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The impact Ivan Gazidis had on AC Milan

When Ivan Gazidis was appointed as AC Milan’s CEO four years ago, he arrived with a warning from a section of Arsenal fans who believed he was in large part responsible for their fall from grace.

Elliott Management had just seized control of Milan back in 2018 after Yonghong Li failed to repay an instalment of the loan he used to buy the club a year prior, and rather than sell the club on instantly they decided to make a go of things themselves.

In order to try and succeed in their latest project – a venture into the unknown world of football for a US-based hedge fund – they needed to assemble the right people in the right places from top to bottom, and they already had clear ideas about how they wanted the ship to be steered.

The scene they inherited was not a pretty one: the over €200m spending spree from the summer of 2017 under previous sporting directors Marco Fassone and Massimiliano Mirabelli had left Milan with huge expenses and very little upturn in sporting results, thus not yielding the revenues to foot the bill.

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The Rossoneri’s accounts showed losses of €126m in 2017-18 and the need was there for Elliott to do two things they know how to do rather prudently: reduce costs and smarten up on investments so the two bars on the most simple accounting chart (costs and revenues) started edging closer to each other.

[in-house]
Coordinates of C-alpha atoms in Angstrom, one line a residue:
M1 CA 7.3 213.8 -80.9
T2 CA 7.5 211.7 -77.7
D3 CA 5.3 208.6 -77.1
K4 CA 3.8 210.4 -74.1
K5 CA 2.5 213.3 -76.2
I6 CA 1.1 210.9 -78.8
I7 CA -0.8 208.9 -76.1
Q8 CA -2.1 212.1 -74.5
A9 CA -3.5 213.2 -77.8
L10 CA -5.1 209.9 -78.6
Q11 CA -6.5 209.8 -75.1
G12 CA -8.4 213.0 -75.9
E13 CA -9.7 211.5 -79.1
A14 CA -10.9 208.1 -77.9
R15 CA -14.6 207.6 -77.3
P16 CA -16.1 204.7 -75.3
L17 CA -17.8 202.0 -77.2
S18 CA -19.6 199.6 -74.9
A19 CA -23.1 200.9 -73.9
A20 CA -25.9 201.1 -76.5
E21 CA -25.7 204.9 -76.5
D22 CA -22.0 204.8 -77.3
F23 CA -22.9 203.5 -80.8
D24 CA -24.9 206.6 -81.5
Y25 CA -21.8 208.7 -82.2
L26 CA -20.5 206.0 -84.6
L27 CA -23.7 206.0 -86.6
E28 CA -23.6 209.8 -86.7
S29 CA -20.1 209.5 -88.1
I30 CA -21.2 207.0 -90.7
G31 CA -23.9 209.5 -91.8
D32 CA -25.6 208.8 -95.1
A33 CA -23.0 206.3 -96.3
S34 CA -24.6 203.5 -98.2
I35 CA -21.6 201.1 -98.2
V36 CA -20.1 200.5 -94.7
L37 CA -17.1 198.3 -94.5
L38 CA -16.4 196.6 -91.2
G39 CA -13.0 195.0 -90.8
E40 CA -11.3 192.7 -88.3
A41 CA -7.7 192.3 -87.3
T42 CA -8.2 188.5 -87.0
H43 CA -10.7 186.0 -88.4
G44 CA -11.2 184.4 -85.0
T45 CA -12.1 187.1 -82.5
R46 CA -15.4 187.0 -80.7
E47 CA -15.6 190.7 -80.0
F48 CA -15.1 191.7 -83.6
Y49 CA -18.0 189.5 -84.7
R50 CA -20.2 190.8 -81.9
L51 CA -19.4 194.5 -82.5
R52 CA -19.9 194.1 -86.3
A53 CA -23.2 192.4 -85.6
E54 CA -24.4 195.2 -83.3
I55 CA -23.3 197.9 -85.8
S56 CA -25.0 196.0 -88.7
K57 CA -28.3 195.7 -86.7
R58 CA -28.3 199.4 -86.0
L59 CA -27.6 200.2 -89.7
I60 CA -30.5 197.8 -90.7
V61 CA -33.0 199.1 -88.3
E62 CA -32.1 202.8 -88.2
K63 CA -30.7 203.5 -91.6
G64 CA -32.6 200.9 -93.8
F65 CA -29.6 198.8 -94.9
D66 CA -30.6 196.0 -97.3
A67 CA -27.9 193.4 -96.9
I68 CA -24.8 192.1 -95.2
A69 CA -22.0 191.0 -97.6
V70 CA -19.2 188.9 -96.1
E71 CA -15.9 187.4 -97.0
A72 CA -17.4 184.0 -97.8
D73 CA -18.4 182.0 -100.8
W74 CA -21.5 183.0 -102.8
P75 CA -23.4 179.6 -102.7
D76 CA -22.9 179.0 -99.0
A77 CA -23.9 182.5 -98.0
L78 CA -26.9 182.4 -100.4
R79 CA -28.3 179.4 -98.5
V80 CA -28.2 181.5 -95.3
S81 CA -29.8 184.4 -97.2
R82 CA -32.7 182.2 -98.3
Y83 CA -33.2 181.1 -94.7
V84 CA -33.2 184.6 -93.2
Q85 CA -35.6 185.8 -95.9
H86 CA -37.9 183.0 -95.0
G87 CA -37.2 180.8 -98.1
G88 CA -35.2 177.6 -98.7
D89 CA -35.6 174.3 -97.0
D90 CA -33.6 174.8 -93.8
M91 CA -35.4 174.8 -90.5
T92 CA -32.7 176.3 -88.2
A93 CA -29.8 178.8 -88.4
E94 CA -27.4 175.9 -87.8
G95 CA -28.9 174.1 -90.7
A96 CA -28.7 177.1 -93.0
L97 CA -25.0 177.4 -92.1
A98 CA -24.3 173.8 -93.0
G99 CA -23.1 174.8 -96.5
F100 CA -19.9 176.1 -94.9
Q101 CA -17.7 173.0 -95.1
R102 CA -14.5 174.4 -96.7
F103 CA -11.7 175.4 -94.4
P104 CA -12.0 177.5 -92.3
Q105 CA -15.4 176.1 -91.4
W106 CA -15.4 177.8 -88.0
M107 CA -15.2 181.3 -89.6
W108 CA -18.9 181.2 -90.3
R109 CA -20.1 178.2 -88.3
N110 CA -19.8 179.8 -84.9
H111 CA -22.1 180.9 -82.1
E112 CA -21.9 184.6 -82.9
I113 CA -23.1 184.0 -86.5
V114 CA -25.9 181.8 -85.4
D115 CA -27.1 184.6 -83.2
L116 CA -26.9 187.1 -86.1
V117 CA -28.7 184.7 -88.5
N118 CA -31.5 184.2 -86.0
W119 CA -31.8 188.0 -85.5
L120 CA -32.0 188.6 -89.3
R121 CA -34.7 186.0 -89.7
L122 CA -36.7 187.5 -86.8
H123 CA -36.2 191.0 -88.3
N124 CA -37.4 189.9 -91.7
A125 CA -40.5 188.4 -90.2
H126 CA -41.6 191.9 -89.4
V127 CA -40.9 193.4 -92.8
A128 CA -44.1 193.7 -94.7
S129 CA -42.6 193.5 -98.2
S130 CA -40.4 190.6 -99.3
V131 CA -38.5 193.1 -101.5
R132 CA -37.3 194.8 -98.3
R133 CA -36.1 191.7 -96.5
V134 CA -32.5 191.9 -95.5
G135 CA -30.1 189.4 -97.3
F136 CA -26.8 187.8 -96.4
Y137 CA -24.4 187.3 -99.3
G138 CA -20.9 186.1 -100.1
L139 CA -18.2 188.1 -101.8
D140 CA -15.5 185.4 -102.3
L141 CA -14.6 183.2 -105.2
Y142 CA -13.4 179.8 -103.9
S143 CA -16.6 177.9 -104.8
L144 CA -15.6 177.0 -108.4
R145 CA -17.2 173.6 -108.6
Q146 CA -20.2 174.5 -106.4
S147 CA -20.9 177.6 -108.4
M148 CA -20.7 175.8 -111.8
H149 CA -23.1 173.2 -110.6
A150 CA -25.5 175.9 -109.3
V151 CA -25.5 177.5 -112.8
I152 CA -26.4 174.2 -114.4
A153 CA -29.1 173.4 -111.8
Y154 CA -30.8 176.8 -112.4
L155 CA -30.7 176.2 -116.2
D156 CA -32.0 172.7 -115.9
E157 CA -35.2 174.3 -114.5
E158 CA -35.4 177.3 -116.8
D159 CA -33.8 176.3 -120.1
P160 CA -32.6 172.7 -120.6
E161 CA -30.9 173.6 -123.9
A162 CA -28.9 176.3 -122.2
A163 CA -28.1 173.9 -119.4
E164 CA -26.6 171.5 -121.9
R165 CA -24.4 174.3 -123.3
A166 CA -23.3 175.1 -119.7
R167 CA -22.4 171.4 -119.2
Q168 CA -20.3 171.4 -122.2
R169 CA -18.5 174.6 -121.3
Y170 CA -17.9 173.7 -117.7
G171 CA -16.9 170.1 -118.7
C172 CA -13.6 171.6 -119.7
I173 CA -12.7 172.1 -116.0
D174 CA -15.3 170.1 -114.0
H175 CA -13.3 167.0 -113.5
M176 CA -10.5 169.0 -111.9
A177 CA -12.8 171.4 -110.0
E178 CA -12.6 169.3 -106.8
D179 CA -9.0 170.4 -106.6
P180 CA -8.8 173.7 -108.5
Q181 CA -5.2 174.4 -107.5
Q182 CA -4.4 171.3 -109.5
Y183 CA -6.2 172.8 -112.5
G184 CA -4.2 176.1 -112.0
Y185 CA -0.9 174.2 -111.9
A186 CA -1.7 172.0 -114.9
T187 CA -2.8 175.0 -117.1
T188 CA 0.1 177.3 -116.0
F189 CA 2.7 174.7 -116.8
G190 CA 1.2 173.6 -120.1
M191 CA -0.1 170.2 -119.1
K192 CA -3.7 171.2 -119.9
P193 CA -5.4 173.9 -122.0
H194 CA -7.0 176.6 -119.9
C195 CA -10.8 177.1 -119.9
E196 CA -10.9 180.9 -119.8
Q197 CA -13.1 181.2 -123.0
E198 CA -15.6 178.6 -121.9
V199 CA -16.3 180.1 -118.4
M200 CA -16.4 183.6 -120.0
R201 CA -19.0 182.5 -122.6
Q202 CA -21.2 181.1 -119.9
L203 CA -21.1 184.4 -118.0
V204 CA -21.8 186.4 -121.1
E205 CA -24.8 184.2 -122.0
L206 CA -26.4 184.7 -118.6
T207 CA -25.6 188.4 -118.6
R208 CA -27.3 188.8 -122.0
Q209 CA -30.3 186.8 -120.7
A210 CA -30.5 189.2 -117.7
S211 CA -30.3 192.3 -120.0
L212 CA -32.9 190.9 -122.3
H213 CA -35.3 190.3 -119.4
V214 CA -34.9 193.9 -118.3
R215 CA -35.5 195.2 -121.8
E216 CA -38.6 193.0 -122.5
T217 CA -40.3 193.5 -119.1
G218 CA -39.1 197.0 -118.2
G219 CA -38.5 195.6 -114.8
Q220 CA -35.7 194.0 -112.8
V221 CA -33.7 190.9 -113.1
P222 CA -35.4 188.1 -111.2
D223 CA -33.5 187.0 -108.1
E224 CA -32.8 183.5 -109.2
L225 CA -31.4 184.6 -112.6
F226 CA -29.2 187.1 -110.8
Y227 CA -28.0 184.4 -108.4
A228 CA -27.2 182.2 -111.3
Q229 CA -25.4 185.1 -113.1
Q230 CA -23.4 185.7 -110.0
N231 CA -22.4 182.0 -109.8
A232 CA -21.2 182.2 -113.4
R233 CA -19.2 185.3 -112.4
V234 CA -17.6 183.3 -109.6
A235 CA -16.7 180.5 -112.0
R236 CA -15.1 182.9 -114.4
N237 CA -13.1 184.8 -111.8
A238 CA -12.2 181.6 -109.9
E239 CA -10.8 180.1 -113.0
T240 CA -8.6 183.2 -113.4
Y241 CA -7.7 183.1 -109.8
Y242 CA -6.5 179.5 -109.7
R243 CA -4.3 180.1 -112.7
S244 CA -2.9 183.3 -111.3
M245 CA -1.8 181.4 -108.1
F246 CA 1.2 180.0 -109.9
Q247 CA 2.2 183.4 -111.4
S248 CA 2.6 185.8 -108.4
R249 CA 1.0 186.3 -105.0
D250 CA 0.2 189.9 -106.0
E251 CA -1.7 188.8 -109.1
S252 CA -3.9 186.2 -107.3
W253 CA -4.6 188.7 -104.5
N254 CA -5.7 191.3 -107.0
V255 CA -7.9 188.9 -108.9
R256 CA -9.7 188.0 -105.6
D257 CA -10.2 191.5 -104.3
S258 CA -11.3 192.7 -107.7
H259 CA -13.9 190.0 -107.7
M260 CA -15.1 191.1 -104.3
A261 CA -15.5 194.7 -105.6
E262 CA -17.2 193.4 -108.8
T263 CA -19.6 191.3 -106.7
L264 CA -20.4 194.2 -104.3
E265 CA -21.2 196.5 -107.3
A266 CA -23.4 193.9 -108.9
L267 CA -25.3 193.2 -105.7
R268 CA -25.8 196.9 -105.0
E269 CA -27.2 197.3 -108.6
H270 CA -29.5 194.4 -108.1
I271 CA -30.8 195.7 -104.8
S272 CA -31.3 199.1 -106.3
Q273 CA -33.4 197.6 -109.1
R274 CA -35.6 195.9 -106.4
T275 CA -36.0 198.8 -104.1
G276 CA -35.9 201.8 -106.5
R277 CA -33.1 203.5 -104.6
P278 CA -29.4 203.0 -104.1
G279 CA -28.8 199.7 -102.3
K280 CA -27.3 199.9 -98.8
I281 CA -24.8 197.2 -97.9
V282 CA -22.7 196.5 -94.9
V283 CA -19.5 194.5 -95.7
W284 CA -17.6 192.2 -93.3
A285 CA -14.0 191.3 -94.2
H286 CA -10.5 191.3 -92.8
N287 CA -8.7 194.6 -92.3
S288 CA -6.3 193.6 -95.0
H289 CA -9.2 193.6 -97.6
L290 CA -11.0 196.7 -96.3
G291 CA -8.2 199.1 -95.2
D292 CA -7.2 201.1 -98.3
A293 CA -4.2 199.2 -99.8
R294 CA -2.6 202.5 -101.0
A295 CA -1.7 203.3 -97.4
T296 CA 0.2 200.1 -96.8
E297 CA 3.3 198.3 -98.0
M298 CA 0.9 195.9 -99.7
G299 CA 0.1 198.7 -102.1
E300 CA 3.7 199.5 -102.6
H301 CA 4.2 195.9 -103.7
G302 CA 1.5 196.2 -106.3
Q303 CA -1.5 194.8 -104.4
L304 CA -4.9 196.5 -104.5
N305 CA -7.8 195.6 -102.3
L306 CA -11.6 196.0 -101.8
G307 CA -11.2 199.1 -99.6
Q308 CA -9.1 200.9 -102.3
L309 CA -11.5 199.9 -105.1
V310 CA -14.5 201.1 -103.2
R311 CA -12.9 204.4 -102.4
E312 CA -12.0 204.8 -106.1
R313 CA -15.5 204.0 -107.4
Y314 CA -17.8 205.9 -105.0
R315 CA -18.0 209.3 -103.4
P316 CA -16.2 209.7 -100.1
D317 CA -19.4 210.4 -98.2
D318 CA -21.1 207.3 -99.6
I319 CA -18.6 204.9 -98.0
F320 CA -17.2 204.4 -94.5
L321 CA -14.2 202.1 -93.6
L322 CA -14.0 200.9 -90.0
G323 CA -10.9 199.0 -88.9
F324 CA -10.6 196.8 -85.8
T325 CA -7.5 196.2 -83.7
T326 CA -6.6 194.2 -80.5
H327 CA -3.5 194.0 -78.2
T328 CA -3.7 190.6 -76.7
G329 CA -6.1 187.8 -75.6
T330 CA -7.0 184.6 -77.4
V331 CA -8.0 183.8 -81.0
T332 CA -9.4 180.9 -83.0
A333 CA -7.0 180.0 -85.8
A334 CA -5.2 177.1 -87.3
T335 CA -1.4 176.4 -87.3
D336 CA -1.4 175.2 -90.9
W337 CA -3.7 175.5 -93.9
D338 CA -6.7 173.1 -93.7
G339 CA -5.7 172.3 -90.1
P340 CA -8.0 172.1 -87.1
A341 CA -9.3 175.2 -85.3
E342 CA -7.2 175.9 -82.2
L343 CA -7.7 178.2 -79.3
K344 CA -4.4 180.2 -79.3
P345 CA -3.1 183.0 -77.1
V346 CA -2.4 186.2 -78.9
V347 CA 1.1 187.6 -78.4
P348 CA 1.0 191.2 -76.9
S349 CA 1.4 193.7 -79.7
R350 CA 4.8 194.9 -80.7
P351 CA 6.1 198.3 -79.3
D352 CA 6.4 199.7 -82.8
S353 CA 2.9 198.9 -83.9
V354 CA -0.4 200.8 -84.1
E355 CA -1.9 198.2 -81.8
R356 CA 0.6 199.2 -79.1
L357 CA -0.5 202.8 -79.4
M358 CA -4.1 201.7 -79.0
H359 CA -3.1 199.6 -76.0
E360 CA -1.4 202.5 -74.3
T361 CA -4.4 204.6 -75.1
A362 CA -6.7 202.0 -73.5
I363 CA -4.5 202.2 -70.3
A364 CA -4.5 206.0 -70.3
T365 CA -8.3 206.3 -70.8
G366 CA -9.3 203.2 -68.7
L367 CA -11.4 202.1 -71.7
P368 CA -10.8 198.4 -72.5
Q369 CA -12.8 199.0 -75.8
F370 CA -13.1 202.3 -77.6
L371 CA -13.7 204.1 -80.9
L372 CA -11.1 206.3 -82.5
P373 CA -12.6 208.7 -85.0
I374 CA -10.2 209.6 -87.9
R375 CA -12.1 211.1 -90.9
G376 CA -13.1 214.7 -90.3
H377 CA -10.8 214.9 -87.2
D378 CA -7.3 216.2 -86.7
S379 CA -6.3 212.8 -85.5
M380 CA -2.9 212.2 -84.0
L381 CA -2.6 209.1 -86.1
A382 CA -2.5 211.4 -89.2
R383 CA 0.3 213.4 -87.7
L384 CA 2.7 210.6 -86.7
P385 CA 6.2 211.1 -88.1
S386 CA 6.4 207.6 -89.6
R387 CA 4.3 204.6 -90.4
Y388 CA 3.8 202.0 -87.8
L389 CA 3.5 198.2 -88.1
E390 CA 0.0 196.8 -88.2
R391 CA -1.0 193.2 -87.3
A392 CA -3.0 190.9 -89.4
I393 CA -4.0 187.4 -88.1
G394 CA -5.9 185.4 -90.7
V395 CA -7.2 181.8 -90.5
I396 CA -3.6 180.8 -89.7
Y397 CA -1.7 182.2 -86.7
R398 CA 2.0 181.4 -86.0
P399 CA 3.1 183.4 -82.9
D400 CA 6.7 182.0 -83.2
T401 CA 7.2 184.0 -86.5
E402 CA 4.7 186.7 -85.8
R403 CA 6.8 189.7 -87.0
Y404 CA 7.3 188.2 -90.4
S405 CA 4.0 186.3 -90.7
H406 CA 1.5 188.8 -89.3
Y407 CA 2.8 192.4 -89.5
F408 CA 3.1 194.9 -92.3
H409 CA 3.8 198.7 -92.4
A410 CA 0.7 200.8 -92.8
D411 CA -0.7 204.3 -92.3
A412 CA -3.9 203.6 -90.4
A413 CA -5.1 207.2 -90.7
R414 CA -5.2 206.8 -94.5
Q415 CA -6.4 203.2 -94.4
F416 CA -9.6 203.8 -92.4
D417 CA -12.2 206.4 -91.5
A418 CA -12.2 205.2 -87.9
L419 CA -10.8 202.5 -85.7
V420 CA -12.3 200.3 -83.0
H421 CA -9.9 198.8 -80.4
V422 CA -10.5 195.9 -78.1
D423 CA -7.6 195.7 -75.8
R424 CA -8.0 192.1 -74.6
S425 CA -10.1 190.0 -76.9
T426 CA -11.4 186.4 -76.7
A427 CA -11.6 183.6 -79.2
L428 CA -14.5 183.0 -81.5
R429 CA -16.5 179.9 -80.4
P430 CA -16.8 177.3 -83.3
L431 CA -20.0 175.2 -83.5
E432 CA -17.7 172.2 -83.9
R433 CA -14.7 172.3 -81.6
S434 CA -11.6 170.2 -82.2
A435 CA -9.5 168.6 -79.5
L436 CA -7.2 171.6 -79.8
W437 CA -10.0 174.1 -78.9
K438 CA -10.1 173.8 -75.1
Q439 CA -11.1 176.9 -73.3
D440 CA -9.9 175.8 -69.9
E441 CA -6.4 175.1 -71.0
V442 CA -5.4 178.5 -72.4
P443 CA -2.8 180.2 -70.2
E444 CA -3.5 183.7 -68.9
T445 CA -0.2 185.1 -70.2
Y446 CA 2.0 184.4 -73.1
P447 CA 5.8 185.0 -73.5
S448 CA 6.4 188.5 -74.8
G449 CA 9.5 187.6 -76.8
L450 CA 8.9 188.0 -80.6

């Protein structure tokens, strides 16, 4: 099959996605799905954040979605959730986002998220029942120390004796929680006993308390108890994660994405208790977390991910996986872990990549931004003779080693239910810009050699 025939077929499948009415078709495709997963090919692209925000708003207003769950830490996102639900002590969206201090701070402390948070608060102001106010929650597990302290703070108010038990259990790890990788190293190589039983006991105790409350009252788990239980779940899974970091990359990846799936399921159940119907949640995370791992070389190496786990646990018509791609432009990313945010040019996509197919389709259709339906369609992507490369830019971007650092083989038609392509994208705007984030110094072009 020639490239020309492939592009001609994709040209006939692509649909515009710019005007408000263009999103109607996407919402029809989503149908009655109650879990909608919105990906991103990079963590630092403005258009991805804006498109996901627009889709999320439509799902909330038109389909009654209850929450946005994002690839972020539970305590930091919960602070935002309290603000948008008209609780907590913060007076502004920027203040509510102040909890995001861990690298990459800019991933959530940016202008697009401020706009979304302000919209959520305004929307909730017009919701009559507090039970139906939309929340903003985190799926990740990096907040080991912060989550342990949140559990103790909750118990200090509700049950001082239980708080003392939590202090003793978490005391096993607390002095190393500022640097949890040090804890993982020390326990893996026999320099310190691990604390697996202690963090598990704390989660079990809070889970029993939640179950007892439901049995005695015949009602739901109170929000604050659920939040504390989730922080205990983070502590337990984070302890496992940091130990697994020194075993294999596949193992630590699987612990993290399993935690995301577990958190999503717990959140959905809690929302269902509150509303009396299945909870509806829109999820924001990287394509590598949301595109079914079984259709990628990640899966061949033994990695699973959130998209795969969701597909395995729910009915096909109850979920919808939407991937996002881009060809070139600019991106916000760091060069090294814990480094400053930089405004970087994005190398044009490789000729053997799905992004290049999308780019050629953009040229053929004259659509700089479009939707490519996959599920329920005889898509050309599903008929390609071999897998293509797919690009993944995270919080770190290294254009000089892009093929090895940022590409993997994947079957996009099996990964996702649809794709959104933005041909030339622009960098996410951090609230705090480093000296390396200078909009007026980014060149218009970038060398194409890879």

The man that Gordon and Paul Singer of Elliott went out to get was Ivan Gazidis, who ended up being persuaded to try a new experience in Italy as the CEO of Milan having held a similar position at Arsenal for 10 years.

He departed London amid accusations that the club stagnated during his tenure, but it was in truth a period in which he was battling many challenges from transfer failures to the colossal expense of building a new home – the Emirates Stadium – that needed paying for, plus the general post 2000s hangover that the Gunners seemed to suffer.

Gazidis arrived at Milan amid scepticism because of the celebrations that accompanied exit from north London, but he made clear how privileged he felt to get such a role and declared his mission statement right from his very first interview.